Final Restraining Order

If I were to tell you that the victim of domestic violence was put out of the marital home and the abuser was granted temporary custody of the kids, you would say I was crazy.  The Appellate Division would agree and in reported (precedential) decision released on October 19, 2012 in the case of J.D. v. M.A.D.(ironically), reversed such a holding by a Camden County trial court. 

In this case, the defendant’s discovery of the victim’s infidelity lead to an act of domestic violence.  The victim, however, wanted to remain in and work on the marriage.  The defendant wanted "space" and somehow convinced the victim to leave the home and sign a document giving him primary custody of the children.  The parties later reconciled and the victim returned to the house.  However, unable to control his anger over her affair, a number of additional acts of domestic violence occur ed, culminating with the entry of a TRO against the defendant.  At the Final Restraining Order hearing, the judge then entertained argument "as to who should have possession of the marital home and as to who should have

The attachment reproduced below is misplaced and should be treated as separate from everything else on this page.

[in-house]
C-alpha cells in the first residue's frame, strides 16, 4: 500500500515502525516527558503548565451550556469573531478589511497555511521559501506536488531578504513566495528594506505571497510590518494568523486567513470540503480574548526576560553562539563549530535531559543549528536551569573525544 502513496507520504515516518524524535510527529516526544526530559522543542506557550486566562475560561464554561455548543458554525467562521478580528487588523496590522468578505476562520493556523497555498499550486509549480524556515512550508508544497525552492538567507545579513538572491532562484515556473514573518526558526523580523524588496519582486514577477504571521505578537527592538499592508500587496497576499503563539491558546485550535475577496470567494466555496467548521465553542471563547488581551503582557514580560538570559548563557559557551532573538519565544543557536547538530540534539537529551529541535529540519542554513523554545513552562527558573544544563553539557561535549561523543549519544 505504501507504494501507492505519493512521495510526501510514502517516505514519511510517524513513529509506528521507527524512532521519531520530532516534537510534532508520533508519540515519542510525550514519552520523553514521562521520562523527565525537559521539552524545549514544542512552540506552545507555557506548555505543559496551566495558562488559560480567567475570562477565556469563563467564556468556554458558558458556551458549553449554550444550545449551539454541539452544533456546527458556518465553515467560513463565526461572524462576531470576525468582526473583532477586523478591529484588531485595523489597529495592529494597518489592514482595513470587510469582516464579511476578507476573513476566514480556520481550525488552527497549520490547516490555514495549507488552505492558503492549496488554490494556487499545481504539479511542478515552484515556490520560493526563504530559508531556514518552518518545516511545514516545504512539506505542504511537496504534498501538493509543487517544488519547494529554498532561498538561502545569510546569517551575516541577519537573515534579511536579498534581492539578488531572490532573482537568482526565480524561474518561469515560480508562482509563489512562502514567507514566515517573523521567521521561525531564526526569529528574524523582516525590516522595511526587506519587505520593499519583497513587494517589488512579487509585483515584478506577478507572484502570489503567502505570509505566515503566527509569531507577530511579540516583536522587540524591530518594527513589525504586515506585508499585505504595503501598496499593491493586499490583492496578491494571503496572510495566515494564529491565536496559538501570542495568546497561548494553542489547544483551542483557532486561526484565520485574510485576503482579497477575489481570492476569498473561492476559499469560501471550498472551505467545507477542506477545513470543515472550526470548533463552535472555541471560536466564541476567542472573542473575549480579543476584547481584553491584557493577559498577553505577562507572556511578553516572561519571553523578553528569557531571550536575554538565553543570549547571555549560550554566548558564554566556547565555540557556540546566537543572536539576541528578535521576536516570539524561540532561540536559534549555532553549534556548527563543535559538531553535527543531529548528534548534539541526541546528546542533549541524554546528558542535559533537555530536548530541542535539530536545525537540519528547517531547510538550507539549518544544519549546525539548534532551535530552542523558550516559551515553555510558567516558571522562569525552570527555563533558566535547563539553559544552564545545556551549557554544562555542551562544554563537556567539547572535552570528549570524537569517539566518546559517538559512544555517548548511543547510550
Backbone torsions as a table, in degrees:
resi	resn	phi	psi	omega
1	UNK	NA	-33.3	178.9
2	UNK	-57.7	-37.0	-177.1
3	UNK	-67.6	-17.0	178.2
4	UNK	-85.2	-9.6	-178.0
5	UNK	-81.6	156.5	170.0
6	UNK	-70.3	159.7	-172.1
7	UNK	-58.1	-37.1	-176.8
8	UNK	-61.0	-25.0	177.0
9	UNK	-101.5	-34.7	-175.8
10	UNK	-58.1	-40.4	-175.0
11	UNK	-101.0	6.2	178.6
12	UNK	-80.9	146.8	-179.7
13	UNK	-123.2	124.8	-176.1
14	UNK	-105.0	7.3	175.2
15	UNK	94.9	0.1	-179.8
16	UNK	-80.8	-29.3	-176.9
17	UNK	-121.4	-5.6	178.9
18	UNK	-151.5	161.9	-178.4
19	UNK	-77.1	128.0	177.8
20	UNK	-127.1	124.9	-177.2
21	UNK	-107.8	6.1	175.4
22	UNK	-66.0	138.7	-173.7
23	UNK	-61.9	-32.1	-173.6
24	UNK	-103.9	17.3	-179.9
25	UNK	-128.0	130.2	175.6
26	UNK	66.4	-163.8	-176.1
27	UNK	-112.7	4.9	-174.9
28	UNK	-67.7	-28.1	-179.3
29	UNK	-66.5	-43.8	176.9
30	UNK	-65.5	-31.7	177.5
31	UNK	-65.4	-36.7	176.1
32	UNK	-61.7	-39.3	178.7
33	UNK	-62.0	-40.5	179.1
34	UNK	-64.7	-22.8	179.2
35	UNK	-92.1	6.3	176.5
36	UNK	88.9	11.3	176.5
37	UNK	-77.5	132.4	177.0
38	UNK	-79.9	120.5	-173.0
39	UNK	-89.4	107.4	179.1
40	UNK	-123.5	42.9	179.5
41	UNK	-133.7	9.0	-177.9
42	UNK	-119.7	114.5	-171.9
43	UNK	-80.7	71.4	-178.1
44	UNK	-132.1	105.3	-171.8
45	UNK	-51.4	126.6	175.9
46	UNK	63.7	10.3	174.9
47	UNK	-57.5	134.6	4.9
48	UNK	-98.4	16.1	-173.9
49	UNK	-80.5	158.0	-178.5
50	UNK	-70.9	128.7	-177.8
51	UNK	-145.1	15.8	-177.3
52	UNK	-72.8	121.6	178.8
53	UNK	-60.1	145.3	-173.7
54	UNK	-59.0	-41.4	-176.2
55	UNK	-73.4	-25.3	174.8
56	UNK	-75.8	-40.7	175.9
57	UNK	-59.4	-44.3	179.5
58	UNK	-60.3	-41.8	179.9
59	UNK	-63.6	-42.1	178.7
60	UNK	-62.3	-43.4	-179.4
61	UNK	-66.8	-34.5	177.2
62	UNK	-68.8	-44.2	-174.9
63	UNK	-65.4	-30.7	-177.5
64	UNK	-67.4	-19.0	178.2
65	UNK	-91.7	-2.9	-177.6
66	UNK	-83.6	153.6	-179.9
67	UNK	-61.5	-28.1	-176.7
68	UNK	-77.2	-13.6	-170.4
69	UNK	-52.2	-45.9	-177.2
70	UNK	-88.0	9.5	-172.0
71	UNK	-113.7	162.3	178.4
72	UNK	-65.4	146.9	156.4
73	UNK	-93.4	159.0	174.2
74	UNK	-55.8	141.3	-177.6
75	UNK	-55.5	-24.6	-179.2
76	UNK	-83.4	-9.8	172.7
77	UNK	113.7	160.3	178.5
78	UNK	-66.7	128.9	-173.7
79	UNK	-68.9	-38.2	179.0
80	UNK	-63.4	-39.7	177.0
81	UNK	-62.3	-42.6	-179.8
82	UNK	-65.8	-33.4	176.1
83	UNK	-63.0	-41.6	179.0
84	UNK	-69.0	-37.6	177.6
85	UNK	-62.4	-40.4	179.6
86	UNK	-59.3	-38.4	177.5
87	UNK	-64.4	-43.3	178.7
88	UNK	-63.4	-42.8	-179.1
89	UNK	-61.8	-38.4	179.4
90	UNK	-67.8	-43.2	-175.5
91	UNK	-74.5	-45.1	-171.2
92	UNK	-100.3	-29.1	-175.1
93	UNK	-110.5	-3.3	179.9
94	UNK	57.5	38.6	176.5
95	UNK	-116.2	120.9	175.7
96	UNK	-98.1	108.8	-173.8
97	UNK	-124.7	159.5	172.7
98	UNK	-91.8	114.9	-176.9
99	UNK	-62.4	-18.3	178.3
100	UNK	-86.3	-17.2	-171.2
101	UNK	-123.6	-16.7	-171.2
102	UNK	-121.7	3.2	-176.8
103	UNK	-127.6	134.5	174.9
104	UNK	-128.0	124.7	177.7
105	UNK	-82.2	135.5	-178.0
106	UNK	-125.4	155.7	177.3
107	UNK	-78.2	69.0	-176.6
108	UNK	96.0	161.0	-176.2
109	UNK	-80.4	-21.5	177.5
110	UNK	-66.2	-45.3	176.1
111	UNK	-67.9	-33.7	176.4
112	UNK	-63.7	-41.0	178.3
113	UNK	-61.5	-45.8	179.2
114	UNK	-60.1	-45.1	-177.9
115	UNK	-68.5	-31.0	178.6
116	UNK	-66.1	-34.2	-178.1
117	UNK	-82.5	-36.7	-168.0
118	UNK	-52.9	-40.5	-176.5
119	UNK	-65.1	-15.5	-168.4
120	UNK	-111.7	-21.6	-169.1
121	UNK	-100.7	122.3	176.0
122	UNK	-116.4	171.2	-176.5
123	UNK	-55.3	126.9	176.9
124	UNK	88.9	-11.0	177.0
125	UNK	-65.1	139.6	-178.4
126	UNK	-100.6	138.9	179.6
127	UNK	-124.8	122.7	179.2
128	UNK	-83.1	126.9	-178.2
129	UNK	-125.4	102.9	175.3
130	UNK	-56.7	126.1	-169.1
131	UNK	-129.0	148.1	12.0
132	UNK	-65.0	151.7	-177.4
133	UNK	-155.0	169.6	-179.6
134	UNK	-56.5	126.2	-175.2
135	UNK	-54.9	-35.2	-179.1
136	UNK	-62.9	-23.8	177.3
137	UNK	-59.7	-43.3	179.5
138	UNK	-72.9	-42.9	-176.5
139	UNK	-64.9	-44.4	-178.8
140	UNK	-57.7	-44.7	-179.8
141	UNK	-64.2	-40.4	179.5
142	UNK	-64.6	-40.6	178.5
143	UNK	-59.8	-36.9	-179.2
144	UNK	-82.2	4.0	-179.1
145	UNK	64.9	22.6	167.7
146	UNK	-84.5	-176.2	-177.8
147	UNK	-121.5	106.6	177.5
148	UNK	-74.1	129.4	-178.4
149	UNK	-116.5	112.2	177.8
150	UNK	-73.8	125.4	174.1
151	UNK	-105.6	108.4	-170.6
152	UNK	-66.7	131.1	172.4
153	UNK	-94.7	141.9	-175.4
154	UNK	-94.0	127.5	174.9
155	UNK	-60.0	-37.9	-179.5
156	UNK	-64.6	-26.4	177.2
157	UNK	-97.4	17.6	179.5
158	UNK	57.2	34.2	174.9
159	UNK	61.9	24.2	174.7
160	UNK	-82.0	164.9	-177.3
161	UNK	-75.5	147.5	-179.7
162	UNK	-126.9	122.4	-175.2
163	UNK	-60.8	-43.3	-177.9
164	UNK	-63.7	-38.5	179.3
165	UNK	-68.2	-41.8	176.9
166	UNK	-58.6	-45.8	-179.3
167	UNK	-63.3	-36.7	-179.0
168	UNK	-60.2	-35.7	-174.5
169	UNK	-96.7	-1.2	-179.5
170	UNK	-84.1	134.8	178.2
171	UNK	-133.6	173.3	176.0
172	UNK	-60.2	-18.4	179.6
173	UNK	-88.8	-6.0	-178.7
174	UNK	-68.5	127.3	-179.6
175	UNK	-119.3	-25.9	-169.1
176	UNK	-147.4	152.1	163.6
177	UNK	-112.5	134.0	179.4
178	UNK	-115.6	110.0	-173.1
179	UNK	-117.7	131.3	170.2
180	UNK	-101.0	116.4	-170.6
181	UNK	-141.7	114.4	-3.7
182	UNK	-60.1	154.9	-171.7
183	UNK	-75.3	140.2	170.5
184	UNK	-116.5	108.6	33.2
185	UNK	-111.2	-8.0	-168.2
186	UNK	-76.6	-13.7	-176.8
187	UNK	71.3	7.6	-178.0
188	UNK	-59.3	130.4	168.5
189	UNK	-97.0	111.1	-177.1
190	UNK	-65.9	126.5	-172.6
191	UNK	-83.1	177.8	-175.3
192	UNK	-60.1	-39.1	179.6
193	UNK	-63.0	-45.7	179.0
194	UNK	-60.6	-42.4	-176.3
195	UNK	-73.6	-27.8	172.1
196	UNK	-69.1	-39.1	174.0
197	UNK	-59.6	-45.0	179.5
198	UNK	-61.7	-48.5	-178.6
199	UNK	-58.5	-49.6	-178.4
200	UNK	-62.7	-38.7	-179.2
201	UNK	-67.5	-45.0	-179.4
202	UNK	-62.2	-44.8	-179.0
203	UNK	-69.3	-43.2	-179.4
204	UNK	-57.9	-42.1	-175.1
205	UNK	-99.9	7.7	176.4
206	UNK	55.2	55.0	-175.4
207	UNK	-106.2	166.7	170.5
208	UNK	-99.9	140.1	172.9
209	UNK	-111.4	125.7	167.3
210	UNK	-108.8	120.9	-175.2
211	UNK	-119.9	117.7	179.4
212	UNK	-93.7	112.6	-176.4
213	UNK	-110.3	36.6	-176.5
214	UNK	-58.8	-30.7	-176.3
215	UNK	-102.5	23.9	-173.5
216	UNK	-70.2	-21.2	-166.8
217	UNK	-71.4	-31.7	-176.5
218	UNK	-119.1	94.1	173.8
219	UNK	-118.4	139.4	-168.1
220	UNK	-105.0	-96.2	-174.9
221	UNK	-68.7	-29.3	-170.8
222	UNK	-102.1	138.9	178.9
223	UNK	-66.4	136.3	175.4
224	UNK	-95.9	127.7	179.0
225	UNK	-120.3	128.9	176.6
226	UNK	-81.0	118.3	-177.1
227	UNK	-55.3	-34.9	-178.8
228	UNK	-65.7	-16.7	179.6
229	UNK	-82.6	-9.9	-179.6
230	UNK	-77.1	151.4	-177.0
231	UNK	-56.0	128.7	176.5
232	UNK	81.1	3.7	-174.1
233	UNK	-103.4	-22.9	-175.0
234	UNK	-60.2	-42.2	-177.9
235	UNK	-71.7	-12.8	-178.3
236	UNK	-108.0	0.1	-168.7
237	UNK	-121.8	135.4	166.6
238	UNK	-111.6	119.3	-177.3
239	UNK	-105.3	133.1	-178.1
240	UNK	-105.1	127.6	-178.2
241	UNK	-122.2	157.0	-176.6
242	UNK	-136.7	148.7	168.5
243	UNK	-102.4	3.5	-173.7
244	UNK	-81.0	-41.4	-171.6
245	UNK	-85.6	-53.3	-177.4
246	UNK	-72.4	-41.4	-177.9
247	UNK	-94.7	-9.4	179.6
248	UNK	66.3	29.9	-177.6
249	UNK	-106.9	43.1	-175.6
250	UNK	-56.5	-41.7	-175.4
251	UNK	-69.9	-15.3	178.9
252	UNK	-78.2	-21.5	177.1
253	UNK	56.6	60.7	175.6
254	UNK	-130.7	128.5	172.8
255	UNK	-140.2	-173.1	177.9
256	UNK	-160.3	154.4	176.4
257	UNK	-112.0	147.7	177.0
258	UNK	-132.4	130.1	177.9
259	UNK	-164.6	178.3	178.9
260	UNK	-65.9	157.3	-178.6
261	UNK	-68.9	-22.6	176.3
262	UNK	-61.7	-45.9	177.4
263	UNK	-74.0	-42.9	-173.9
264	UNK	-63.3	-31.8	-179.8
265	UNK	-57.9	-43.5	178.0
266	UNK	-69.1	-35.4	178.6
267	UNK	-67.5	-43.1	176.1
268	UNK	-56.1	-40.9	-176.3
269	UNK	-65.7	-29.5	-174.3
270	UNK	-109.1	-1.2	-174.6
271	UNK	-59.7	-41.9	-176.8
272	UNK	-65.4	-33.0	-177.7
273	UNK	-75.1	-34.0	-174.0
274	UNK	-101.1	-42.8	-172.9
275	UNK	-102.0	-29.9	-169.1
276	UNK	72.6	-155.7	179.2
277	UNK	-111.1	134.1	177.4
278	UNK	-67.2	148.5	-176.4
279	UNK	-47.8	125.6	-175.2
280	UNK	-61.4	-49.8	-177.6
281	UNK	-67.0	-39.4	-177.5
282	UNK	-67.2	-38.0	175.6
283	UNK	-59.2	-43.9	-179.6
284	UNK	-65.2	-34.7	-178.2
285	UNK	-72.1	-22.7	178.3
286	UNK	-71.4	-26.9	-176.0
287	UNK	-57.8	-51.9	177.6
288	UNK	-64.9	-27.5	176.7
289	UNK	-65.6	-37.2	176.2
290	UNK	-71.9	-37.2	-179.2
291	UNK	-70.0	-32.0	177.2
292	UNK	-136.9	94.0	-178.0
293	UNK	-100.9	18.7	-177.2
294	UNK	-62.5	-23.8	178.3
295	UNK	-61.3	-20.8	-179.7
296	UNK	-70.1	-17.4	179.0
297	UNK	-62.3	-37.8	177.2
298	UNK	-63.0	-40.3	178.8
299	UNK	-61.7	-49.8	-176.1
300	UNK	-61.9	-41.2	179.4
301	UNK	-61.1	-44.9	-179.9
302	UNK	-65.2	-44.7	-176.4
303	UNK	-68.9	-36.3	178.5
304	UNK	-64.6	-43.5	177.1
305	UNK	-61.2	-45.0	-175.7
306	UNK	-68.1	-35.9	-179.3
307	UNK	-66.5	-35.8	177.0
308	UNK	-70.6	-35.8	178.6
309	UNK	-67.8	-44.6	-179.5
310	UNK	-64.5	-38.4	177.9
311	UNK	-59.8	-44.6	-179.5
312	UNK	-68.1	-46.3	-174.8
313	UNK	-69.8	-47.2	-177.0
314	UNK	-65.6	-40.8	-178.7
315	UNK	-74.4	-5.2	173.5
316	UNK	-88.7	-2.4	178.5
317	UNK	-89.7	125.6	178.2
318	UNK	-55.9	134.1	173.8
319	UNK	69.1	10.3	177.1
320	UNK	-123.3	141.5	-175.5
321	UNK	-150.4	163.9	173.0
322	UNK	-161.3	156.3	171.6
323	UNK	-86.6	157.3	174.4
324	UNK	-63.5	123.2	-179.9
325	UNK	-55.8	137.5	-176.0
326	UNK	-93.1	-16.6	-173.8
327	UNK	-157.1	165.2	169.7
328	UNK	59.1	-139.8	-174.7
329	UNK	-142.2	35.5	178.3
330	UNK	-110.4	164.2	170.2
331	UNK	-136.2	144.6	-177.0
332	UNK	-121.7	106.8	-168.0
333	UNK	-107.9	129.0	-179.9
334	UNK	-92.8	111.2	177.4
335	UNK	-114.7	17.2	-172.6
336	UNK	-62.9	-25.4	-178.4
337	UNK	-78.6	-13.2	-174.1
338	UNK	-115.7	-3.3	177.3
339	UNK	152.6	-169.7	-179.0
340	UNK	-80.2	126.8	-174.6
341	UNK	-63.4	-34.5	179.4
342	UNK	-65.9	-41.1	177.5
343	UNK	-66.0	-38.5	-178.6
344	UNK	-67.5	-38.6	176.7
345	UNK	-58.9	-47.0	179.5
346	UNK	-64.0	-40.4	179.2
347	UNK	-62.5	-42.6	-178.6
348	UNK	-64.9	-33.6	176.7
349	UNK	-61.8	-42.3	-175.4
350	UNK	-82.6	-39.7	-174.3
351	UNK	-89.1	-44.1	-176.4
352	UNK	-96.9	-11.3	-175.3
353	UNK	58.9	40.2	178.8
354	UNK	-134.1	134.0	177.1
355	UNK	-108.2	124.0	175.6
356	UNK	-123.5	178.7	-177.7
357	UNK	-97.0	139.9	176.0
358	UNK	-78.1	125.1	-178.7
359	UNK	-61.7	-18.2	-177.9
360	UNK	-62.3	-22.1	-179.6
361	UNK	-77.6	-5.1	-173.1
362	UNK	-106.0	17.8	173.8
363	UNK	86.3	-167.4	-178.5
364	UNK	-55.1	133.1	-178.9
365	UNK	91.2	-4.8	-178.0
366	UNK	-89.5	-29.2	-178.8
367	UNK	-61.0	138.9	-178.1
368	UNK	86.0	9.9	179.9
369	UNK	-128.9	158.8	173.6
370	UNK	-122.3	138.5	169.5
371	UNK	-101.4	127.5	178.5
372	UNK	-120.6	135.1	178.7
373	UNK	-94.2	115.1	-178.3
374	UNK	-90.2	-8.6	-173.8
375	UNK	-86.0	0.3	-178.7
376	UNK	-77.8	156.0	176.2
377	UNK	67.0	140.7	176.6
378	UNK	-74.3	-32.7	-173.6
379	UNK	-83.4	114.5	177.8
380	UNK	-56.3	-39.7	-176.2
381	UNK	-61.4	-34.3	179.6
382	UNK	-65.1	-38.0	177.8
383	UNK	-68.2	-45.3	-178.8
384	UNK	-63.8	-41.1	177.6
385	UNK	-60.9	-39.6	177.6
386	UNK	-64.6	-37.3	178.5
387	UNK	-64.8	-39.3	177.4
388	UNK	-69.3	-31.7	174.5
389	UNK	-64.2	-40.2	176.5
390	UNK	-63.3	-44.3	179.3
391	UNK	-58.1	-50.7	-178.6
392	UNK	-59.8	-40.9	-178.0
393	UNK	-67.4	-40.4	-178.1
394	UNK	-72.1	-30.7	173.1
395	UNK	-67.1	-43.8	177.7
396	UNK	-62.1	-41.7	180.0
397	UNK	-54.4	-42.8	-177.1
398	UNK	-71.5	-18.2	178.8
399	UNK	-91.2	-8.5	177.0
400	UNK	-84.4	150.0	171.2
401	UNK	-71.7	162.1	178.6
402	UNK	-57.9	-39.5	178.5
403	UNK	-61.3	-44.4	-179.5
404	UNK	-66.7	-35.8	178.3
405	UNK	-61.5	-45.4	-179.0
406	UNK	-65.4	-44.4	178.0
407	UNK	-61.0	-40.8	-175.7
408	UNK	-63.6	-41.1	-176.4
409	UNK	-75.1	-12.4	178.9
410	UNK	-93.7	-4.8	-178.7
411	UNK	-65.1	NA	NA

temporary custody of the children."  The trial judge decided that it should be the defendant, finding that the anger only occur ed when the parties were together and as such because the defendant had been the primary caretaker, he was awarded temporary custody and the victim was excluded from the marital home. 

The victim appealed and the Appellate Division reversed, holding:

The trial court’s findings, set forth in the beginning of this opinion regarding the events over the course of the seven months following defendant’s discovery of his wife’s extramarital affair, are supported by substantial credible evidence in the record and we do not disturb them. The facts as found, however, do not overcome the presumption embodied in N.J.S.A. 2C:25-29b(11), governing the court’s award of temporary custody